Thank you very much, Mr. Chairman.
I brought a lot of folks with me in case anything goes to a vote, and we have more help behind.
Thanks for the opportunity to address Canada's trade relationship with the United States, which remains still the largest trade relationship between any two countries on the planet.
Let me start by saying a few words about the overall relationship. What we share with our American neighbours is a long-standing, deep, and enviable partnership forged by shared geography, similar values, common interests, deep social, familial connections, and powerful, multi-layered economic ties.
It's an impressively wide-ranging relationship, the dynamism of which can be seen every day in our people-to-people ties, our deeply integrated economies, and government-to-government dealings in a vast number of areas, ranging from our shared environment to our space programs. Over the years, it has become a model of a relationship that works.
Canada and the United States enjoy a unique economic partnership. Since the implementation of the Canada-US Free Trade Agreement in 1989, two-way trade in goods and services has more than doubled.
In 2009, our bilateral trade in goods and services stood at close to $600 billion, with $1.6 billion worth of goods and services crossing the border every day.
Canada has traditionally run a large merchandise trade surplus with the US, most of which is attributable to our standing as the lead foreign supplier of energy to the United States.
If energy exports are excluded, our trade with the United States is roughly balanced.
As you know, millions of jobs on both sides of the border depend directly on trade between our two countries. Ultimately, our economic partnership with the US is critical to the economic prosperity and standard of living in both countries.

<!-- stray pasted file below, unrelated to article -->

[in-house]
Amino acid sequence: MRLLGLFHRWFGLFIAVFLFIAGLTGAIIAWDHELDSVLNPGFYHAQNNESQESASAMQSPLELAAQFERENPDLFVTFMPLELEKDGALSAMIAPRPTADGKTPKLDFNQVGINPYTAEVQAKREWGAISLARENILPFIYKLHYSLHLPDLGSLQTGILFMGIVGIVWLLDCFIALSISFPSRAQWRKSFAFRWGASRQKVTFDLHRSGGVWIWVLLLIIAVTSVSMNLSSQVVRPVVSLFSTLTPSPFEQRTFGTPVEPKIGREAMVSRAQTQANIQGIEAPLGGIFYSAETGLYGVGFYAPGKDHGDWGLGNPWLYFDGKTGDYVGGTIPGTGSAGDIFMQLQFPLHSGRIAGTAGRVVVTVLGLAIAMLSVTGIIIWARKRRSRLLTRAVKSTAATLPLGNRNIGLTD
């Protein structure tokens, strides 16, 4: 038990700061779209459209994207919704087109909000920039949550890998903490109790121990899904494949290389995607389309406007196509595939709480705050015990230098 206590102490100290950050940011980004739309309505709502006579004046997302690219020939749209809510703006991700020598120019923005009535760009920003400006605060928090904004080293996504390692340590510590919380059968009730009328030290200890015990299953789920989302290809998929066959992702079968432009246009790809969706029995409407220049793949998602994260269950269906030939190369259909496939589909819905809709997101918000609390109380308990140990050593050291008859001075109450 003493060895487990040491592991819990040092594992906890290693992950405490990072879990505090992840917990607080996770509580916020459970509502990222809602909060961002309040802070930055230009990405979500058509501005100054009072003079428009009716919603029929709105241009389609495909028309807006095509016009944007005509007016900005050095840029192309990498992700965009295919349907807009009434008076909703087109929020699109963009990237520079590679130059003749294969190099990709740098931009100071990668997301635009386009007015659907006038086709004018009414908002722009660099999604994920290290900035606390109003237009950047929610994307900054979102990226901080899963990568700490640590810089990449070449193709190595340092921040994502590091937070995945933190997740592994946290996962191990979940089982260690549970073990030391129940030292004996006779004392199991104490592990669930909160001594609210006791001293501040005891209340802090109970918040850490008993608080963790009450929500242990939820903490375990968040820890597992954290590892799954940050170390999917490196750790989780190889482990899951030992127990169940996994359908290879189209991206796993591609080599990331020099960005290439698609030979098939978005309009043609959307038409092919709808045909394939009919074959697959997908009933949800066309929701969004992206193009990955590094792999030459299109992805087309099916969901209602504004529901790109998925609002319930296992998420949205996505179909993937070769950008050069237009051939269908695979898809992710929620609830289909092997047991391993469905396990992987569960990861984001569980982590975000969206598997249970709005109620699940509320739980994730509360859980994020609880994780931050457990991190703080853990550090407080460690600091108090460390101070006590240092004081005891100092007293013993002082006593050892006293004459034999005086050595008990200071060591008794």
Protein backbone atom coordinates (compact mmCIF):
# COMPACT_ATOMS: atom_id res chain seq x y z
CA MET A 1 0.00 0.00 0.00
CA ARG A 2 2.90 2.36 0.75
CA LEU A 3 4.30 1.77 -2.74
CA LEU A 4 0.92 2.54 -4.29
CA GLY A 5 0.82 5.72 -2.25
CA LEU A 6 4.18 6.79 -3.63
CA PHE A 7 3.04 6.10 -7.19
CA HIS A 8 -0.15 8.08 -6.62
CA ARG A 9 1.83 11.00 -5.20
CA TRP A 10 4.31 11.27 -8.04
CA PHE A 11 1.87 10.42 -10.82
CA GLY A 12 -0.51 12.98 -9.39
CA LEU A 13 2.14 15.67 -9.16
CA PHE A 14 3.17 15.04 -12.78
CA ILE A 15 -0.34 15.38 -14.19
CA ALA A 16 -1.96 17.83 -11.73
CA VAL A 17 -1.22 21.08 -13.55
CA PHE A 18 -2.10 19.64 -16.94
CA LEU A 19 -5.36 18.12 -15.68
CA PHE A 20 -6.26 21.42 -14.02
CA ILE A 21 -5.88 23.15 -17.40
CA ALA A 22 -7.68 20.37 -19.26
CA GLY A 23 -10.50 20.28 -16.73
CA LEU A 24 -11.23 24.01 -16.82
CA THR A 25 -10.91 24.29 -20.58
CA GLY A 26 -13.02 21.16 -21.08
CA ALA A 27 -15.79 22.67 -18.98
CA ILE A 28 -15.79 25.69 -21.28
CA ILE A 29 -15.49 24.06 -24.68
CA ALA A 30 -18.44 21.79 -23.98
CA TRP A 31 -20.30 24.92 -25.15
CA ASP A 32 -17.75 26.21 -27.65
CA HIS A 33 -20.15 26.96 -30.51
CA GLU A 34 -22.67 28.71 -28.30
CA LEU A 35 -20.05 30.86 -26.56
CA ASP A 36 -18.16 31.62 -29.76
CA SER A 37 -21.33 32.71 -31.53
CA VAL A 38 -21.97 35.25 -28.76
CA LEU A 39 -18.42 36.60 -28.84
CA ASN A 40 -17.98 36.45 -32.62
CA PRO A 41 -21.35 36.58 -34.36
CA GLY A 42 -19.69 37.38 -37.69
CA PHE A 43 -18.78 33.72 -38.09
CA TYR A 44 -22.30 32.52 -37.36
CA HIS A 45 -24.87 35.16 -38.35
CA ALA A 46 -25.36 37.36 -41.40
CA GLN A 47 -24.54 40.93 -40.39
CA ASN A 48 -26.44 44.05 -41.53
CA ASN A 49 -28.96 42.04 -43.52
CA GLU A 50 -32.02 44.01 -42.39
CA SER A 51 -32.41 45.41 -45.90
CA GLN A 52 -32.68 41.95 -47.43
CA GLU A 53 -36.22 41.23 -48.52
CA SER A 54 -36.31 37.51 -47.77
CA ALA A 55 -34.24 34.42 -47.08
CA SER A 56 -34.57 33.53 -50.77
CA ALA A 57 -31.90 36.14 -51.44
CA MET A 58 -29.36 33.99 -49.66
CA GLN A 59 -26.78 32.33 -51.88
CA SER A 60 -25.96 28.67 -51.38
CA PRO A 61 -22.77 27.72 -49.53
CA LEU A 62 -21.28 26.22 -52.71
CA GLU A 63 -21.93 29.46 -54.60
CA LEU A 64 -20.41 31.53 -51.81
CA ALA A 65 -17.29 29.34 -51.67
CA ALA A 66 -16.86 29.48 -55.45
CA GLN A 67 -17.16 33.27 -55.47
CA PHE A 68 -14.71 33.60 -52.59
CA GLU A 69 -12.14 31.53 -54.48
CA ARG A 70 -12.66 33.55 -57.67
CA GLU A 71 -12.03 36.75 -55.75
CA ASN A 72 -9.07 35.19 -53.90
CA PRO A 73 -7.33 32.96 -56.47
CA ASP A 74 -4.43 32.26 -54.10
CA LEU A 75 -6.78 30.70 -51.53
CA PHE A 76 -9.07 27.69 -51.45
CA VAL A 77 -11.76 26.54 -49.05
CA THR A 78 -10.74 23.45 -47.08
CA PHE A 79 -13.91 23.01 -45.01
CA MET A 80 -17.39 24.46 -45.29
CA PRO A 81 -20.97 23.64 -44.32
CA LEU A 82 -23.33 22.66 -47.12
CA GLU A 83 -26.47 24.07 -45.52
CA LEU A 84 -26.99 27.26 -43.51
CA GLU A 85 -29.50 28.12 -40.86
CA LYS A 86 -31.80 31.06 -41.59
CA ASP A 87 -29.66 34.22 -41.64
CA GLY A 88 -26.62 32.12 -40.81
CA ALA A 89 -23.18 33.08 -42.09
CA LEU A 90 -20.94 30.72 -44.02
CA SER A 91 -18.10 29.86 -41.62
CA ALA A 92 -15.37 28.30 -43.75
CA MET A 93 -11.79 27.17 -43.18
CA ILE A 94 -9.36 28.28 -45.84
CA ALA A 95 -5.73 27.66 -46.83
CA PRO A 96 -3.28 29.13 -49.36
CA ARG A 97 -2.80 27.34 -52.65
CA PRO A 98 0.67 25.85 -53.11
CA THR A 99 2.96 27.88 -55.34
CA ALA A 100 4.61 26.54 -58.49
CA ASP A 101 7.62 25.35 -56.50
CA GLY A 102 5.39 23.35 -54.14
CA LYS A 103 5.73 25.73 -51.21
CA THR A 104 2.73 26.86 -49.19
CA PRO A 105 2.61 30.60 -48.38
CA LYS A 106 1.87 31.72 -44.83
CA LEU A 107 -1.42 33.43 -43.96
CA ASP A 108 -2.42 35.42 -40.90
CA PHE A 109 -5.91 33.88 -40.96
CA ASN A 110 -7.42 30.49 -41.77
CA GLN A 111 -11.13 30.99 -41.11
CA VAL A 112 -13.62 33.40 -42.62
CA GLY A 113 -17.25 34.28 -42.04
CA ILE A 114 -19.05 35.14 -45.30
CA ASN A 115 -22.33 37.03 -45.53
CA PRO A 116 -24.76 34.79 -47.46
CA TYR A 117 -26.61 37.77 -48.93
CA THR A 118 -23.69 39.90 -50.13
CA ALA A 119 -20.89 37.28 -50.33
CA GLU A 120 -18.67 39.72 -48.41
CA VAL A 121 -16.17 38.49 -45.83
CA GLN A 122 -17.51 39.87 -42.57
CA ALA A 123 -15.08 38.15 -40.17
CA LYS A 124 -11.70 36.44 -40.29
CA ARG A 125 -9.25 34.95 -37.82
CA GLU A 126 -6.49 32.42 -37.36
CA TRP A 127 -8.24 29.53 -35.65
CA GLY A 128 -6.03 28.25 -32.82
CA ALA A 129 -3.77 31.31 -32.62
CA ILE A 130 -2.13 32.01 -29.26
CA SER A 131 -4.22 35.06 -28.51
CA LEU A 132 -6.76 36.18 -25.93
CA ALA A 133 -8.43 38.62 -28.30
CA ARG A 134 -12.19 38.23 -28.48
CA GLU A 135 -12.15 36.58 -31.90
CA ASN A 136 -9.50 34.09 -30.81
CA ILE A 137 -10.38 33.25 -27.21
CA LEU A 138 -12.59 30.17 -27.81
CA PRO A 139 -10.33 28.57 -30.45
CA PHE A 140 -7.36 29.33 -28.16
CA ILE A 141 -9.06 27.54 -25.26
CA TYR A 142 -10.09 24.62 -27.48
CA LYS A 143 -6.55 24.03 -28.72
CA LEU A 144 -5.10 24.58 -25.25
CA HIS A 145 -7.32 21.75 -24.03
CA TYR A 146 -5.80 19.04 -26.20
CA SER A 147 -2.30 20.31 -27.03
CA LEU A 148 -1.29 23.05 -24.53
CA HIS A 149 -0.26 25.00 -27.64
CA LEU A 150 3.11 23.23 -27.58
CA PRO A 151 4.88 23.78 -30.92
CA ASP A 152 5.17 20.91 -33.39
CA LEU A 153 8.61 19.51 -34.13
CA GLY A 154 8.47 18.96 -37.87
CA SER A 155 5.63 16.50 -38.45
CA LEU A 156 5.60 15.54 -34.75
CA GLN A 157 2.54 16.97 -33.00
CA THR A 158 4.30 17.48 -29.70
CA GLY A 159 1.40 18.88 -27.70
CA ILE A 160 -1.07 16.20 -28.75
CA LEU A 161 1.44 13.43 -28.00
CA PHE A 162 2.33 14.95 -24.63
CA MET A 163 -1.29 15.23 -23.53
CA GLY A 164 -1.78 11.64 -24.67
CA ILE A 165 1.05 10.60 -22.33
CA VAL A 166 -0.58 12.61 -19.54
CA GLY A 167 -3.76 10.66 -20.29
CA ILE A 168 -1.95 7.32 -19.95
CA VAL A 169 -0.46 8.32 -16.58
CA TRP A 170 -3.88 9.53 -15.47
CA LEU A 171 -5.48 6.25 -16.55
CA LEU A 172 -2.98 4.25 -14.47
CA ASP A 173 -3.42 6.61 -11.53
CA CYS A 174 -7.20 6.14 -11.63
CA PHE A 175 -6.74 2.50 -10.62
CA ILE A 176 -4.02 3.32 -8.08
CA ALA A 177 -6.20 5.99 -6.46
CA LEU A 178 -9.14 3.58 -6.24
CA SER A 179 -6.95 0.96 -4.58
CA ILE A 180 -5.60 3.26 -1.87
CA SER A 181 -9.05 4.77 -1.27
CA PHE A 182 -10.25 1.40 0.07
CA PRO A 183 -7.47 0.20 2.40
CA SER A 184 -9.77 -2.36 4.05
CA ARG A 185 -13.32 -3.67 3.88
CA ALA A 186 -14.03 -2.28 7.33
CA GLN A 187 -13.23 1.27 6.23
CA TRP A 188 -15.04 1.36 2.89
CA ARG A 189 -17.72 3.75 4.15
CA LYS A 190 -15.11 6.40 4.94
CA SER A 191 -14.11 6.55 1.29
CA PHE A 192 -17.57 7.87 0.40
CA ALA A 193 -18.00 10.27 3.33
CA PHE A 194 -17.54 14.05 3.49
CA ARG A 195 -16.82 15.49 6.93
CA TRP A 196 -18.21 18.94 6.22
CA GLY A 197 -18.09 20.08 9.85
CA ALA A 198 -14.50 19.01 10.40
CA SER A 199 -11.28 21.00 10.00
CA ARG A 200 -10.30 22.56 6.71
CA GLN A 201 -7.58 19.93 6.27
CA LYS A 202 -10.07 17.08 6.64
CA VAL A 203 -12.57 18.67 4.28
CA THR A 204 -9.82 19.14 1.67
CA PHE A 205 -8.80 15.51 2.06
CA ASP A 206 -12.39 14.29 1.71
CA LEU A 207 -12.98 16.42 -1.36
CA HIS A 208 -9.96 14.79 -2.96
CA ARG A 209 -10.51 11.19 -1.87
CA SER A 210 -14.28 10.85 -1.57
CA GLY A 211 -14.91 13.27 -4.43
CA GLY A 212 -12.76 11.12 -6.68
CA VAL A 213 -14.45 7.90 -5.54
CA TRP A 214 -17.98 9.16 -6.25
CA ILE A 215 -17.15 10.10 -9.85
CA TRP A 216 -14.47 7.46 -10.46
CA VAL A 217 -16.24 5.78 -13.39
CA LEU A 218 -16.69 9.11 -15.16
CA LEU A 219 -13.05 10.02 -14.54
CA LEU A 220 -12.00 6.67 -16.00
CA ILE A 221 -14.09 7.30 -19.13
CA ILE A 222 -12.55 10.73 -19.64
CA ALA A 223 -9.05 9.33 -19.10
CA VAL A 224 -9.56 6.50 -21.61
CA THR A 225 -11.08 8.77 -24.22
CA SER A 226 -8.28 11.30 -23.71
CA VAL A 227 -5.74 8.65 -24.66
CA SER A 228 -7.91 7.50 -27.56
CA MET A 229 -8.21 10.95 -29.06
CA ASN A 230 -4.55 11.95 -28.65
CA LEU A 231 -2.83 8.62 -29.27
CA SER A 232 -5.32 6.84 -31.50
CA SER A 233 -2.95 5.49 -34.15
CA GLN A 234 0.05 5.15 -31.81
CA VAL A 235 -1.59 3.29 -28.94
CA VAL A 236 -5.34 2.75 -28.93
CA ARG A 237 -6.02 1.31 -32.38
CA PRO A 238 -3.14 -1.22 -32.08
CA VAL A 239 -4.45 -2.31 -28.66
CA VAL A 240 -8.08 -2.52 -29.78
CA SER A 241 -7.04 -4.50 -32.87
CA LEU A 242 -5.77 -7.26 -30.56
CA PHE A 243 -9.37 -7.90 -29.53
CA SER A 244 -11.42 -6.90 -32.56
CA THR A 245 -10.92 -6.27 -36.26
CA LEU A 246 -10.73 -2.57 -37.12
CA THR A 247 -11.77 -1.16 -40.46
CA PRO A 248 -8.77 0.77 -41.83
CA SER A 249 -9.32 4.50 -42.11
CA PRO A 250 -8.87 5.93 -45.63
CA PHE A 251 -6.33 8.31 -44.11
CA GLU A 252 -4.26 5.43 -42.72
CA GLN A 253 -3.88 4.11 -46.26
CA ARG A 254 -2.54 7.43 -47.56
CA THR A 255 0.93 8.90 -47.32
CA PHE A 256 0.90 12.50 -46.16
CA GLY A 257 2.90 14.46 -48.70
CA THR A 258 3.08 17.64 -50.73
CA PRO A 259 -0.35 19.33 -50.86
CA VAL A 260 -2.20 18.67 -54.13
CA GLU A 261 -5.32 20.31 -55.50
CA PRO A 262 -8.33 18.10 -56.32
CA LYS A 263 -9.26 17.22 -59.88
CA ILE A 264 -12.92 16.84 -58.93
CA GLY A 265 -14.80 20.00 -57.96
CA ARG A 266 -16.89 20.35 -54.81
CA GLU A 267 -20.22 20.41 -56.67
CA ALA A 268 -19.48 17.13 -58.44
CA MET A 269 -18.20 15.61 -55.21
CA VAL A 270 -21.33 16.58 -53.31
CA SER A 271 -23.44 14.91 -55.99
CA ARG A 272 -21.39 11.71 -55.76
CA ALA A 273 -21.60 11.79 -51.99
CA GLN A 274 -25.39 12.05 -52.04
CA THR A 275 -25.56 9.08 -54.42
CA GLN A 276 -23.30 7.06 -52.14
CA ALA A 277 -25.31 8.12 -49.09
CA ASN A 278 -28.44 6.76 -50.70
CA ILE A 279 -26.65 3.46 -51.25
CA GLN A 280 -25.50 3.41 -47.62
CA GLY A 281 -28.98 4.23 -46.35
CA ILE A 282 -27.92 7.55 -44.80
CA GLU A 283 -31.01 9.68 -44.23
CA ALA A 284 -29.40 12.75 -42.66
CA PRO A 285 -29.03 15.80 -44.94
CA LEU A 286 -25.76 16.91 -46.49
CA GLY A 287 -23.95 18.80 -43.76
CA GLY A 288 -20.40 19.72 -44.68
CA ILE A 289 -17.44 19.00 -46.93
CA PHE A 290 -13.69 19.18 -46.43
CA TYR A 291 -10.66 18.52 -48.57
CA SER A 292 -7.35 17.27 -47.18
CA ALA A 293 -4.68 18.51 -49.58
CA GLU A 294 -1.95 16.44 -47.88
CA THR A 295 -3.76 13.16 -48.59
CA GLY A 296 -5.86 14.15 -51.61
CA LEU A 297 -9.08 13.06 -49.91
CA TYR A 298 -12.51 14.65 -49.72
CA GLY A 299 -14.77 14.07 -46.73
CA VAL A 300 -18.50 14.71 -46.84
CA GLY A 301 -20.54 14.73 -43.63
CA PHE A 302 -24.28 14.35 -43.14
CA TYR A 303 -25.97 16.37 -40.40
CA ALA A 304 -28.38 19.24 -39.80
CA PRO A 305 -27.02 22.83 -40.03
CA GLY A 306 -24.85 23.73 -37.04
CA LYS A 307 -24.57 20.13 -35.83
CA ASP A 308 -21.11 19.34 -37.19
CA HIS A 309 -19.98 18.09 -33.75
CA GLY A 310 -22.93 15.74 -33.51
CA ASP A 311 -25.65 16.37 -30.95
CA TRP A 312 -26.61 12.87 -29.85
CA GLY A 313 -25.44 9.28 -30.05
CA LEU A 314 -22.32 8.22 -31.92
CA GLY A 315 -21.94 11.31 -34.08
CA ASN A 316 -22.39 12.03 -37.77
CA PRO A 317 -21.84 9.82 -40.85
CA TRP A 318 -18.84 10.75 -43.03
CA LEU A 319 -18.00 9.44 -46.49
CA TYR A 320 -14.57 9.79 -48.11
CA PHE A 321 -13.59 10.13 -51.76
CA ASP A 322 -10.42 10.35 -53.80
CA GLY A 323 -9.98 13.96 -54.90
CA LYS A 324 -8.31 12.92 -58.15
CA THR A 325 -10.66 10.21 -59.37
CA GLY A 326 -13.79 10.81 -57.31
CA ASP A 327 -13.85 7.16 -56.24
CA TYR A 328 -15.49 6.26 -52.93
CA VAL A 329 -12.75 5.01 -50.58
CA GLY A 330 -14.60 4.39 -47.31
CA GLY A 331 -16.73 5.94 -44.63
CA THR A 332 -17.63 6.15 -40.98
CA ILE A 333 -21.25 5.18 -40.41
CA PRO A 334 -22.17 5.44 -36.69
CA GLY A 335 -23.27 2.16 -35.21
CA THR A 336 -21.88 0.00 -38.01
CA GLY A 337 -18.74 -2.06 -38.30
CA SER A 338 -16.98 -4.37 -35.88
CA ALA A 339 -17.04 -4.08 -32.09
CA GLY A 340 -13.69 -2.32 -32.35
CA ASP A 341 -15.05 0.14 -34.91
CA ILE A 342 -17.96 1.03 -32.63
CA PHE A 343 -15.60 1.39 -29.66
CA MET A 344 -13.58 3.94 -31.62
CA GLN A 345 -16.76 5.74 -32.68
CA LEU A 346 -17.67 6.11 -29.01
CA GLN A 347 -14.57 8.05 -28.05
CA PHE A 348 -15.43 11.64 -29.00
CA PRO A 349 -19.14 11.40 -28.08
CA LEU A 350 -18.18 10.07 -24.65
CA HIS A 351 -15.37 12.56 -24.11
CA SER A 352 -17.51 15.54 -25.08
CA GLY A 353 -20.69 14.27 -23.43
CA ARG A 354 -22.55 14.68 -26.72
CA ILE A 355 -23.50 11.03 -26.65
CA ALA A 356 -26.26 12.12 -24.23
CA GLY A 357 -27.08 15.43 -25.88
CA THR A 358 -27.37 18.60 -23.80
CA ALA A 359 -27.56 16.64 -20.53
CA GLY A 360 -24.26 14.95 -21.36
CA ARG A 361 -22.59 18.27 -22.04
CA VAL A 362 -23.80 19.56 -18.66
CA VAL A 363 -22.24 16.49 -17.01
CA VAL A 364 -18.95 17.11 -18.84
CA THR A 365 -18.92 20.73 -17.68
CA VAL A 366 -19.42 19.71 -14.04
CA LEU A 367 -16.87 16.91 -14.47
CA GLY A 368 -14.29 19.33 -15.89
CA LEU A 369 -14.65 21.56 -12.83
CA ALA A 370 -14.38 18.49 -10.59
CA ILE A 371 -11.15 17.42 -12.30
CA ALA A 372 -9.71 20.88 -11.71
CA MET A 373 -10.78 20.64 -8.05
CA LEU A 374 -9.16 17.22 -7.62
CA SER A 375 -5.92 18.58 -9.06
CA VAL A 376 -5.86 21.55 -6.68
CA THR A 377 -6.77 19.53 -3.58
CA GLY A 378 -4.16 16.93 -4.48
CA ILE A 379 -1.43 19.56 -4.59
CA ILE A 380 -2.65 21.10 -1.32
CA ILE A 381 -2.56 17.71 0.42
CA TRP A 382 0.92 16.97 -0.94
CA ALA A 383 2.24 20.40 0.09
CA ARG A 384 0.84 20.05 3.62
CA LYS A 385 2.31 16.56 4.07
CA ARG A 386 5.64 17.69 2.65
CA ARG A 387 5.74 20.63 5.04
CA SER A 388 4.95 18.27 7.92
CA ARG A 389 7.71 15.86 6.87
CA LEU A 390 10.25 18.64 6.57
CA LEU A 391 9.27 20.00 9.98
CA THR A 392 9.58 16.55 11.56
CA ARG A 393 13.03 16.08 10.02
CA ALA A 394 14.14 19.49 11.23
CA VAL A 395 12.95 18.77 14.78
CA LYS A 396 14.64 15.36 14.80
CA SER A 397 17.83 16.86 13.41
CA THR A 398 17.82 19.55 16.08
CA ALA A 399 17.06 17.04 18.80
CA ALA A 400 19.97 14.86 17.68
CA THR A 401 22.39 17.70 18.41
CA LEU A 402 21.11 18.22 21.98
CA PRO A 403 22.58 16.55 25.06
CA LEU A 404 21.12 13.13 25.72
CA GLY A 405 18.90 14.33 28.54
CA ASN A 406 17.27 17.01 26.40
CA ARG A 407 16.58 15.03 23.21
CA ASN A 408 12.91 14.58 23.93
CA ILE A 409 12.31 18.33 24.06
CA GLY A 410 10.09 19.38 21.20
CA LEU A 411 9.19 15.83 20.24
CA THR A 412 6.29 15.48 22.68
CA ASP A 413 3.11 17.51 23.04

Given the importance of the commercial relationship to both economies and the incredible volume of goods and travellers that cross the border every day, it remains a top priority to ensure that our common borders remain secure and open to legitimate commerce and travellers.
Last Friday’s declaration on a shared vision for perimeter security and economic competitiveness, and the ensuing action plan, will play an essential part in modernizing the border to address future security and competitiveness opportunities and challenges.
As trade officials, we're often required to focus on the problems in the relationship that attract public attention. This can obscure the fact that the overall trade relationship functions smoothly. I think they refer to me in Washington as the “assistant deputy minister, trade irritants”.
A relationship with the depth, complexity, and scale of the one we enjoy with our neighbour could not realistically be completely immune to occasional divergence of views. However, the positive aspects of our relationship far outweigh the negative ones and enable the two countries to work together to overcome them.